Photo by Priscilla Du Preez on Unsplash

WE’VE BEEN CONDITIONED

Because we have been so conditioned to avoid talking about emotional pain, no one bereaved can ever hope of being true to themselves if they feel they can never again mention their lost child or other loved one because it might upset someone else. After years of feeling obliged to comfort anyone I talked to about my loss (I would tell them it (my loss) was okay when I didn’t really mean it), I finally decided I needed to change this. I was denying myself the truth of who I really was and what I had experienced. Lying was hindering my healing.

While I understand that extending sympathy to the bereaved is common because people don’t know what else to say, there are other and even better ways to engage with the bereaved.

Photo by Meghna R on Unsplash

It is important to remember that bringing up their loss with anyone bereaved will not make them feel worse than they already do. In fact, all the bereaved people I’ve ever met want to talk about their deceased loved one, especially their child. Speaking as a bereaved parent, I’d wager we all feel grateful when we can share any piece of our former life with others that includes our lost child. One of the most frightening things about losing a child or any loved one is that they will be forgotten.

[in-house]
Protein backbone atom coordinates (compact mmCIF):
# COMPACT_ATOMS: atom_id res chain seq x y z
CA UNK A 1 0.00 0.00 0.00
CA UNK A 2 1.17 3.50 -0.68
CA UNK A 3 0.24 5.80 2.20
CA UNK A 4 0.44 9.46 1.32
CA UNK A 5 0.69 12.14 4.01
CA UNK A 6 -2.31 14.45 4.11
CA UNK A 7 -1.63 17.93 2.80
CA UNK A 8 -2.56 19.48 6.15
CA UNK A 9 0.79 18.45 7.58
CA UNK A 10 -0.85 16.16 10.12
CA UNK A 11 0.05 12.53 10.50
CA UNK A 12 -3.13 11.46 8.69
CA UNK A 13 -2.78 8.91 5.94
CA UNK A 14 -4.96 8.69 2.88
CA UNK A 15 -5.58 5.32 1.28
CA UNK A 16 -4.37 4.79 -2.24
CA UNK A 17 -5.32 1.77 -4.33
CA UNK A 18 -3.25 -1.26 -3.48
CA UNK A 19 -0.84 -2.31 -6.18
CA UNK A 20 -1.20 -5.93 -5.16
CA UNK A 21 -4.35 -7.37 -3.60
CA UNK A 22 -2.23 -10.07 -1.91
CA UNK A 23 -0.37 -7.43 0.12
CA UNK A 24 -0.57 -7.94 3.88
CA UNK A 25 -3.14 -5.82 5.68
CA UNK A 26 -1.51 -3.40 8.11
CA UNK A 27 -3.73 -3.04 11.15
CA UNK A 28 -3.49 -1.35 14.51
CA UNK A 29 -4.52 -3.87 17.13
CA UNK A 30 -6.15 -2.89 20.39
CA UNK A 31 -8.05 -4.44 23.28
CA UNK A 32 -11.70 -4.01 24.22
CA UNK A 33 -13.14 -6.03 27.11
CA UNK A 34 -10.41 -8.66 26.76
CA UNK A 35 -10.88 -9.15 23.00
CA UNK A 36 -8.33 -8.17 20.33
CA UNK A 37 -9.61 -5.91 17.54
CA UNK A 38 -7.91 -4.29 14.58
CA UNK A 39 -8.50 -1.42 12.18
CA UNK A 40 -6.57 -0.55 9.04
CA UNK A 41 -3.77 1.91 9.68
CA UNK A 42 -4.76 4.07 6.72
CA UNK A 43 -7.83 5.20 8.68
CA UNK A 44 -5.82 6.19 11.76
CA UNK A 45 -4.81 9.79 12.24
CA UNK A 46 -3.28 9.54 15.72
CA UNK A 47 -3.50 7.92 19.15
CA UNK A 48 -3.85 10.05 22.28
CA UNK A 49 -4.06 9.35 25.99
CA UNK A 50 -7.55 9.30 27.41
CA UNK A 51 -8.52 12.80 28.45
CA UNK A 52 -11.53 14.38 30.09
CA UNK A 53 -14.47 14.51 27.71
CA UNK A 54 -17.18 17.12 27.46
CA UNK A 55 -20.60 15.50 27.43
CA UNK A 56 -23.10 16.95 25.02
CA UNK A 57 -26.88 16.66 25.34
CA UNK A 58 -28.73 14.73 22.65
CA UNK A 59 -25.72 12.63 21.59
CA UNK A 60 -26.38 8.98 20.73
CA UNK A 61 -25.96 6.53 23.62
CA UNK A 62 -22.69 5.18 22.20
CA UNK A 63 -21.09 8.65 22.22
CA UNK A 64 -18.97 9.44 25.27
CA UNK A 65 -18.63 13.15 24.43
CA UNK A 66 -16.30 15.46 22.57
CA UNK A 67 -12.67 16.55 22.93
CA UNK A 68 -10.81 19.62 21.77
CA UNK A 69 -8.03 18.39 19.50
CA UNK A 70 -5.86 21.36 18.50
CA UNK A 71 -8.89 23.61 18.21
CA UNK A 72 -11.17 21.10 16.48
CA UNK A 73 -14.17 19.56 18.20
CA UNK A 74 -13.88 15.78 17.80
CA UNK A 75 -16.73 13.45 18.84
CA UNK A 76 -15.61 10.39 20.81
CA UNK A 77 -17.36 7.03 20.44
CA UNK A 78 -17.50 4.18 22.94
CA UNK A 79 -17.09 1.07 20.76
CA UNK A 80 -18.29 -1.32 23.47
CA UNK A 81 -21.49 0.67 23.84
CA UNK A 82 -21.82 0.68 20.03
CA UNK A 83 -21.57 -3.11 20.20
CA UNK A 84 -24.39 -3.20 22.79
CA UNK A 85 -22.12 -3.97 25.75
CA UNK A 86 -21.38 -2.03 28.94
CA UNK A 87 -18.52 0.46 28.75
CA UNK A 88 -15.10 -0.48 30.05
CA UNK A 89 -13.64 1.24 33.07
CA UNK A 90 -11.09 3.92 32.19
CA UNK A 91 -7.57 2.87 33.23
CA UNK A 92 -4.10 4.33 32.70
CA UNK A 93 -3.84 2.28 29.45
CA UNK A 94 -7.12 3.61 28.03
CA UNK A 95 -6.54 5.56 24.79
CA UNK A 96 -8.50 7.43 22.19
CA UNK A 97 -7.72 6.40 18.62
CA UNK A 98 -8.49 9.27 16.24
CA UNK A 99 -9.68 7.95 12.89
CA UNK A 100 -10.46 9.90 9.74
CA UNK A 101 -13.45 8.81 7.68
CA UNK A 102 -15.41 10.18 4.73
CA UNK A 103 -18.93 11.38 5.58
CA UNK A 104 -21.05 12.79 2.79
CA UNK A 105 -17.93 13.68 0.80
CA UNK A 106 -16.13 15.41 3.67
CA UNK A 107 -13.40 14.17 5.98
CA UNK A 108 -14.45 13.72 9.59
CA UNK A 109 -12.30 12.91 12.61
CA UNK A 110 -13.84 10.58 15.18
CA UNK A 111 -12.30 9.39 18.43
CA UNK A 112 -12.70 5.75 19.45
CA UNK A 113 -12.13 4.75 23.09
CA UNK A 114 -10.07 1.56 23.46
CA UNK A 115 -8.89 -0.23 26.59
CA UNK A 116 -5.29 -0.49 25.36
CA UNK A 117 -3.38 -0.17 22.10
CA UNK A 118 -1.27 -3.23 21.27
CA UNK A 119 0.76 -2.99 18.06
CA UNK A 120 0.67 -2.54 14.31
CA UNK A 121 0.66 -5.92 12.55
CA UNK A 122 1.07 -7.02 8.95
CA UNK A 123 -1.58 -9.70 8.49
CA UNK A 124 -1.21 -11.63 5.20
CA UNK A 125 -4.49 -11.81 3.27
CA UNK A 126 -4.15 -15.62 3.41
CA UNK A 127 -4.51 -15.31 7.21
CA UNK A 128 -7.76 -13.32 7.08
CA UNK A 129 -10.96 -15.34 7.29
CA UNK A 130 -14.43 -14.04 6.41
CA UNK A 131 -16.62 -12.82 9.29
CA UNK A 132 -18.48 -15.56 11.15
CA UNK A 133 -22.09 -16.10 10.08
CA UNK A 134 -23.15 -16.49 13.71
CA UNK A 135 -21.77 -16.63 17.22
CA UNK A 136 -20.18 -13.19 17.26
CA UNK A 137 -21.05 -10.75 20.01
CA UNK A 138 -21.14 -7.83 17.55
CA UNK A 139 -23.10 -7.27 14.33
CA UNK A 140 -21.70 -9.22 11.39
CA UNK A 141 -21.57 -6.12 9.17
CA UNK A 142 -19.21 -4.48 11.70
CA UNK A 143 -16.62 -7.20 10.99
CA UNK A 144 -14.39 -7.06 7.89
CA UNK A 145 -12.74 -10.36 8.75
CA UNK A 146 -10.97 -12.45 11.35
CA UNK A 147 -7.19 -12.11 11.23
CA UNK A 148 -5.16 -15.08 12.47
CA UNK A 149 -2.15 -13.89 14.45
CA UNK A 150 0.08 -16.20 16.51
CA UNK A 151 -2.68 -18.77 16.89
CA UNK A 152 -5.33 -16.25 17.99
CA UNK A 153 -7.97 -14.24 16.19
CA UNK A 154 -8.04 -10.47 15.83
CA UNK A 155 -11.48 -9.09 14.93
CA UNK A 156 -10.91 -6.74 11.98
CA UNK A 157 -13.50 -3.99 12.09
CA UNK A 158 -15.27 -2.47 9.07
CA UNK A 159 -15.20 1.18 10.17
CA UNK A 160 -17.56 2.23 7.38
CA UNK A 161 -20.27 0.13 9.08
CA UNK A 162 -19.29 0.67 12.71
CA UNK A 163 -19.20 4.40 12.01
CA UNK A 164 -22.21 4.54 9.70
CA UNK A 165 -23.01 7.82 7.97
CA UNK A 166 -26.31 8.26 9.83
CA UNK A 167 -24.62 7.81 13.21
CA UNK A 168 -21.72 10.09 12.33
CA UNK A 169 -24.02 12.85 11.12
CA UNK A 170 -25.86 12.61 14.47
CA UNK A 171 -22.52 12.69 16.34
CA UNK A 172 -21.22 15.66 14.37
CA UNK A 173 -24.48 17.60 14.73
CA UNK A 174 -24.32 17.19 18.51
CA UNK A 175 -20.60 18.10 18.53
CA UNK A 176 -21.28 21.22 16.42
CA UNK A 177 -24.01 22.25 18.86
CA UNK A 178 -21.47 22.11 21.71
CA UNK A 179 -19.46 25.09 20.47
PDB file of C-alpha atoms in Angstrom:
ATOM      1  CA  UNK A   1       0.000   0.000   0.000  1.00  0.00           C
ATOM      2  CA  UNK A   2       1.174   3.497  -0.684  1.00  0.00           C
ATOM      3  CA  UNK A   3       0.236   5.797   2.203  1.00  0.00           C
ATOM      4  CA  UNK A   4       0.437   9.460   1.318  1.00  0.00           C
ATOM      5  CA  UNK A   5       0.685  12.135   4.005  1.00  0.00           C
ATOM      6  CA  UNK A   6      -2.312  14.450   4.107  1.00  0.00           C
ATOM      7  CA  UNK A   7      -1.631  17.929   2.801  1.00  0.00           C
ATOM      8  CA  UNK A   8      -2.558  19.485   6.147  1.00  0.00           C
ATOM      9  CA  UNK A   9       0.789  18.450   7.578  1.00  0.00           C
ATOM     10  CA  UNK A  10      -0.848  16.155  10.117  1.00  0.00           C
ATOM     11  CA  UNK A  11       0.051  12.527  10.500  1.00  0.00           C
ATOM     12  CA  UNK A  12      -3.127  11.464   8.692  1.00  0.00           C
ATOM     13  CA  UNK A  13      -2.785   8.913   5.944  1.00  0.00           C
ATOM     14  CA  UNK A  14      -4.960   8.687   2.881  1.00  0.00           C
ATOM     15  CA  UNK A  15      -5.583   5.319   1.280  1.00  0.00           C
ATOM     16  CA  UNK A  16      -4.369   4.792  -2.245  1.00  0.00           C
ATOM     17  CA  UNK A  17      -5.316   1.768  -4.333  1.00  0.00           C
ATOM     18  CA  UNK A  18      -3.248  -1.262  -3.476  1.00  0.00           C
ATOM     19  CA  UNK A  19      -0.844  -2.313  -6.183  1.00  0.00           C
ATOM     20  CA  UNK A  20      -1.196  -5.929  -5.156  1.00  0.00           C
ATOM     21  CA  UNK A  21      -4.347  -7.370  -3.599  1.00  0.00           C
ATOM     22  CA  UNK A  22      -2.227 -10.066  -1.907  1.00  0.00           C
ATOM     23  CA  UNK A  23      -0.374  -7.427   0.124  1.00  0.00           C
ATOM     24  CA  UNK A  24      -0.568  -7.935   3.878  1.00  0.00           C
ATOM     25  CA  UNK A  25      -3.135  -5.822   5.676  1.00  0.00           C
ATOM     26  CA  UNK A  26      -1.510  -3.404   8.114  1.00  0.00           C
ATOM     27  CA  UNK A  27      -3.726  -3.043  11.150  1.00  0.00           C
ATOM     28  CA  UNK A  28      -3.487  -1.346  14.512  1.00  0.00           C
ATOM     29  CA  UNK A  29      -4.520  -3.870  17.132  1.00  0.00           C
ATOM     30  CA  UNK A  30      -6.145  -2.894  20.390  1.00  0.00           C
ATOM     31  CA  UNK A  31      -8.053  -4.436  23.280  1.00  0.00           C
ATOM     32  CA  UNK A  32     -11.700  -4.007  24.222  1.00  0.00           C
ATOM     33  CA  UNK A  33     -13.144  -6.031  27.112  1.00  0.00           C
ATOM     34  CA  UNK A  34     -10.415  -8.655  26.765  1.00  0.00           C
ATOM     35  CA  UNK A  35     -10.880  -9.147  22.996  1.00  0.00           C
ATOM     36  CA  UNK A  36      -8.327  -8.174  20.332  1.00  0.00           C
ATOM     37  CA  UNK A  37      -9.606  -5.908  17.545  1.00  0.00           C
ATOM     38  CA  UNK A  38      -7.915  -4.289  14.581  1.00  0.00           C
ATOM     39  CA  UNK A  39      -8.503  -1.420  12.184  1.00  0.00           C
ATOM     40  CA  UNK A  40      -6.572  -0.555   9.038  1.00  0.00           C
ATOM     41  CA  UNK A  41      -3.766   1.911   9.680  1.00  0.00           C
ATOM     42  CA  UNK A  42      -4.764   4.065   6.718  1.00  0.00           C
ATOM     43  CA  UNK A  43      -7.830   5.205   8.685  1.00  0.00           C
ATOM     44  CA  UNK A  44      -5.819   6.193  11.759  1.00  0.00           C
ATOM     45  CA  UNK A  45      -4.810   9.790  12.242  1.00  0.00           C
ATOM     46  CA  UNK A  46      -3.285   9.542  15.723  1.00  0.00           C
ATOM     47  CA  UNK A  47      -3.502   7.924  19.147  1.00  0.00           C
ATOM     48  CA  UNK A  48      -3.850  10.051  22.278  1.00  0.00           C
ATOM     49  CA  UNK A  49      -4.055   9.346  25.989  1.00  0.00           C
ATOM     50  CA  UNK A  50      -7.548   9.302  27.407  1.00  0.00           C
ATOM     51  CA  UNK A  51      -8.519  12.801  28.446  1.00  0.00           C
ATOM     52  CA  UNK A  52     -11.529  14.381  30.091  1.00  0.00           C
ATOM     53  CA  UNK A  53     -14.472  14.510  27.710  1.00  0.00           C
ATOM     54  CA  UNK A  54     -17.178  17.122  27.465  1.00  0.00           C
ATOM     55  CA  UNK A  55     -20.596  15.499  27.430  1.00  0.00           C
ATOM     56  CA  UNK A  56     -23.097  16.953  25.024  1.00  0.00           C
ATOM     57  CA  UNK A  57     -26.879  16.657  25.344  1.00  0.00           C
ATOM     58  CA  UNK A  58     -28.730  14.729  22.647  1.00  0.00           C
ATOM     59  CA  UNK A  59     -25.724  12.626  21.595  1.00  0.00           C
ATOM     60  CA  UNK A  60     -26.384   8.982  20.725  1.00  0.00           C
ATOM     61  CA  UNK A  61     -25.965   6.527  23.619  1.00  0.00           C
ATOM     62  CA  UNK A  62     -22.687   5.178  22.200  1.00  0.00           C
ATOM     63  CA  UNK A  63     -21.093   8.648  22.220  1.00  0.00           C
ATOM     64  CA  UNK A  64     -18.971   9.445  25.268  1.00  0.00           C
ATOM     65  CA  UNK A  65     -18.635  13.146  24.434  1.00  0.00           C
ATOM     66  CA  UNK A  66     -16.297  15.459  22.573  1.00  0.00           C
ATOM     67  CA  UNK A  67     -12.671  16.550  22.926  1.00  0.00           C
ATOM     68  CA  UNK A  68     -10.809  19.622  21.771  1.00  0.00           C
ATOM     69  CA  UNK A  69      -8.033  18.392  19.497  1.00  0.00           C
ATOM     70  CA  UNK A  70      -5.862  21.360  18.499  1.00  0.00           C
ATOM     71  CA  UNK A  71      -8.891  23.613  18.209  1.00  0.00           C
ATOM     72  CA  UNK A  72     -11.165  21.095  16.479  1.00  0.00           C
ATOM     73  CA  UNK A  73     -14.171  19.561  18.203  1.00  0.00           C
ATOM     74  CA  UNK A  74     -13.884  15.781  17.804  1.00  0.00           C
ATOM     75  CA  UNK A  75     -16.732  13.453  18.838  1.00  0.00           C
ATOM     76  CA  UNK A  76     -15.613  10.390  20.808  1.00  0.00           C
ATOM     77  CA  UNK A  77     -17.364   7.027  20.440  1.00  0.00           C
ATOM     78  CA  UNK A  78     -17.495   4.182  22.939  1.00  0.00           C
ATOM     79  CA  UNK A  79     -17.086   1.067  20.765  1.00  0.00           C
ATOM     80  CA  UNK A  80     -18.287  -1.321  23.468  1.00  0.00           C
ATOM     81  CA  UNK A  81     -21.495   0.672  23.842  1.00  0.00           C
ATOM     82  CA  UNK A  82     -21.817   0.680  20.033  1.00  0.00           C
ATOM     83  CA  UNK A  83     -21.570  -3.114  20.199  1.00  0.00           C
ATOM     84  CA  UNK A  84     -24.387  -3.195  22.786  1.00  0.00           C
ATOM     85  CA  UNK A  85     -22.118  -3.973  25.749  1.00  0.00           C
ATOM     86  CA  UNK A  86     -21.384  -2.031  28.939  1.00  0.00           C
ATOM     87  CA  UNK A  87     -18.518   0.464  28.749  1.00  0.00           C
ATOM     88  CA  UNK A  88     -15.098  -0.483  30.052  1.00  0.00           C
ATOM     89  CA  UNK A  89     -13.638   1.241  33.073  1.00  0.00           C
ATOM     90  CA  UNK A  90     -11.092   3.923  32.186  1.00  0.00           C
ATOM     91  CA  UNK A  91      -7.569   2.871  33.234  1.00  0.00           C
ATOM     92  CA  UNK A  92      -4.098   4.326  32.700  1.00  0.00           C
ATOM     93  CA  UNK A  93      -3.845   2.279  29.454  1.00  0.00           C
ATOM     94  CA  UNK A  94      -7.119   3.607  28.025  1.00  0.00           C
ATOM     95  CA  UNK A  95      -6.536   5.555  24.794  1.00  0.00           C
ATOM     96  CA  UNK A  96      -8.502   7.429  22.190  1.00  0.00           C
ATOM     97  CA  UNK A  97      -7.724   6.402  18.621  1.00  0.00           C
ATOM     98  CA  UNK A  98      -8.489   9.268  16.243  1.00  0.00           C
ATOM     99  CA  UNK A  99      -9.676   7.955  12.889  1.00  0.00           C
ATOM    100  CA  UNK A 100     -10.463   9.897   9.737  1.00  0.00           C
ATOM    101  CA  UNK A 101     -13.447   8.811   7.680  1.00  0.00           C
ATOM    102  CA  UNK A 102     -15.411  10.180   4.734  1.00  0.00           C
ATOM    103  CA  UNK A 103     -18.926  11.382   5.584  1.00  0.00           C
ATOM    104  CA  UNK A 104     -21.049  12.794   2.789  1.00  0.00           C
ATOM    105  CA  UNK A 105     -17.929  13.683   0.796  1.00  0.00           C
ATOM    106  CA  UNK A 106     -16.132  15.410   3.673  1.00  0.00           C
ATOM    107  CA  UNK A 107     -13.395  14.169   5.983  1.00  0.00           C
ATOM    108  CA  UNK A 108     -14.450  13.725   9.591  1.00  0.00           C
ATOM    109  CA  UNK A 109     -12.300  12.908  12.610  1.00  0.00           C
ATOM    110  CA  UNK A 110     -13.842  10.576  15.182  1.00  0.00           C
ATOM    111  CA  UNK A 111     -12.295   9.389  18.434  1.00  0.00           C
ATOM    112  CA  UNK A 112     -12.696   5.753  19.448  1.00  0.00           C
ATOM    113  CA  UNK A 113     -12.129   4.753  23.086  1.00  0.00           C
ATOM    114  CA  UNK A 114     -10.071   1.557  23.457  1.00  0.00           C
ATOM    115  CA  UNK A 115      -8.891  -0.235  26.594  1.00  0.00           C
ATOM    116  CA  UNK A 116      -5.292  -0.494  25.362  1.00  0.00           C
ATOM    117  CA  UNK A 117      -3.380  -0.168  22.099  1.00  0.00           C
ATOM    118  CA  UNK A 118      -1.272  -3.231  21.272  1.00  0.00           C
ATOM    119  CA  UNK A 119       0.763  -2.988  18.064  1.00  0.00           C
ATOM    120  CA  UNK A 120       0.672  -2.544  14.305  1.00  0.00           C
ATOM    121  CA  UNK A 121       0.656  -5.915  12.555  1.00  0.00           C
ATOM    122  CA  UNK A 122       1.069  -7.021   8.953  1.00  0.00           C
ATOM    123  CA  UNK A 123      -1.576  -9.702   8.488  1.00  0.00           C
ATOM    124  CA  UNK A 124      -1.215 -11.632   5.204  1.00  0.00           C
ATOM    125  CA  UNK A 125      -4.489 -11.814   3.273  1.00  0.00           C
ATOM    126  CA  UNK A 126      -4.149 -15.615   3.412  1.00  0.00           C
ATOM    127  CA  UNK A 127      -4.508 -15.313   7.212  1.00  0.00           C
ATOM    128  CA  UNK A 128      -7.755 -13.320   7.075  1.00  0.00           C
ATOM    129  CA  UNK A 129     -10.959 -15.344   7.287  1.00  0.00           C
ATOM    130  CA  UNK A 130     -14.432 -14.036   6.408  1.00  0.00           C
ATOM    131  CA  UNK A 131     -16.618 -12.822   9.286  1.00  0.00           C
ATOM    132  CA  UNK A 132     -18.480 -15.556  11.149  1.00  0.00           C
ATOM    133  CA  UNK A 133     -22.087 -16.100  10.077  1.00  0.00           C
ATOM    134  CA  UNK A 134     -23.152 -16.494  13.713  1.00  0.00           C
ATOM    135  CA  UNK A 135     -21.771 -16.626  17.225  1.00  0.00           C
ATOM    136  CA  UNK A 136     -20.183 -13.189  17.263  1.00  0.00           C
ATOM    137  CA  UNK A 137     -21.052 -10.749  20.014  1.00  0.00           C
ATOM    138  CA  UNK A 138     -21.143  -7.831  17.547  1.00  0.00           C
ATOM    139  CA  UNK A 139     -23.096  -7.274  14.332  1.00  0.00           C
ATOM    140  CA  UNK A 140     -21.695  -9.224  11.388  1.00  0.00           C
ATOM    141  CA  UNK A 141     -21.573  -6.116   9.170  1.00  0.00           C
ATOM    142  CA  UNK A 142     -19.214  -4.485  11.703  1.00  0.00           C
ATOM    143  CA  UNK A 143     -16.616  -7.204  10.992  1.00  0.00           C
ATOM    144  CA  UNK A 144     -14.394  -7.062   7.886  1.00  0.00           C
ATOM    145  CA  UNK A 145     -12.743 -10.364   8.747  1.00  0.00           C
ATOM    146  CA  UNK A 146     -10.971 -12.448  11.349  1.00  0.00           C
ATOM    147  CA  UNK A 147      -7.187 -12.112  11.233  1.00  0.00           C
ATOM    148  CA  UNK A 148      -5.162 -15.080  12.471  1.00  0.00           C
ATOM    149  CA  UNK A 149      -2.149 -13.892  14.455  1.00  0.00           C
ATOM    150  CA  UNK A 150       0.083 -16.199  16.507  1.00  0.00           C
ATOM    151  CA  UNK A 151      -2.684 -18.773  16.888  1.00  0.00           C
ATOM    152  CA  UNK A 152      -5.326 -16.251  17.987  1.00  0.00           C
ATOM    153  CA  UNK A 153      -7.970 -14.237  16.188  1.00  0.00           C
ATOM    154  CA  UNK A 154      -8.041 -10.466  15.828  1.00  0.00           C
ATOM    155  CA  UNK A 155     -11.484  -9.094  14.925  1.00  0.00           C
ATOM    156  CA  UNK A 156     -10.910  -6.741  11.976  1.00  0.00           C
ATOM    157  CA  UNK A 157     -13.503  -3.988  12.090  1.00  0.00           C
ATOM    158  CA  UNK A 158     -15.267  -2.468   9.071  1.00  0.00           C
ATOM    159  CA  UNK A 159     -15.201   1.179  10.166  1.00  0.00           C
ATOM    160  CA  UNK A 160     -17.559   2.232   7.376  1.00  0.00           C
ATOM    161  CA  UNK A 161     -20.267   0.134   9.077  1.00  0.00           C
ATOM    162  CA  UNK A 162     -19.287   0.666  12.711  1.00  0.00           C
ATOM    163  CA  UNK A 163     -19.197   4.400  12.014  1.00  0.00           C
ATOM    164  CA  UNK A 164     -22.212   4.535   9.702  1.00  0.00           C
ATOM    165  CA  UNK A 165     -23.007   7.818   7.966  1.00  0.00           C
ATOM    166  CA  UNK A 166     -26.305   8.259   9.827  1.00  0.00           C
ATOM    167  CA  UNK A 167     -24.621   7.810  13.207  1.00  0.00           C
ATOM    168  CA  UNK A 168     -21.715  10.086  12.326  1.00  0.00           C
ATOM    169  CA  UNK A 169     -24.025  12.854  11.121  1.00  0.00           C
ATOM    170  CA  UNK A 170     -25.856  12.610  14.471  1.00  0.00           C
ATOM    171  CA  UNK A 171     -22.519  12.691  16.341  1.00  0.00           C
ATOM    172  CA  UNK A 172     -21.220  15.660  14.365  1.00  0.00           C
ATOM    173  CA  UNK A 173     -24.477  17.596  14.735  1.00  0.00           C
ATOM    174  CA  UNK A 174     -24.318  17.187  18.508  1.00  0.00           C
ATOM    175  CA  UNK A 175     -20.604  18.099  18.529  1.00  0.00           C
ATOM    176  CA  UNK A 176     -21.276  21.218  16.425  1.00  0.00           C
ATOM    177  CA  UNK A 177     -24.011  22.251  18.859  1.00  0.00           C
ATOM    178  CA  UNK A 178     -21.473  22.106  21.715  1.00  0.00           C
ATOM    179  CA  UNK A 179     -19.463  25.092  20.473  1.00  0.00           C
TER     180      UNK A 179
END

TEN TIPS: HOW TO TALK TO THE BEREAVED

  1. When you hear about a loss, be genuine in your concern for the person sharing their loss. If the bereaved is someone you know, instead of telling them to call if they need anything (the bereaved often can’t reach out), ask them what they need help with and offer to do something specific for them that is within your means. Follow up if they don’t immediately accept your offer. (I once had a friend take me for high tea a year after my daughter died. I was so grateful to her for her kindness and not being afraid to be with me.)
  2. Don’t be afraid that you’ll say something wrong to the bereaved. If it’s someone you don’t know well, ask them a bit about their deceased loved one, such as their name. What they did and what they were like. Most people light up sharing tidbits of info about someone they’ve lost – especially their child, no matter how much time has passed. Most bereaved are grateful you cared enough to ask. (I met many grieving people who hadn’t mentioned their loved one’s name for years until I asked them what it was.)
  3. Don’t ask the bereaved (especially parents) how their child or loved one died if the conversation hasn’t naturally gone there. This can get very uncomfortable. Let the bereaved person decide how much they want to share with you.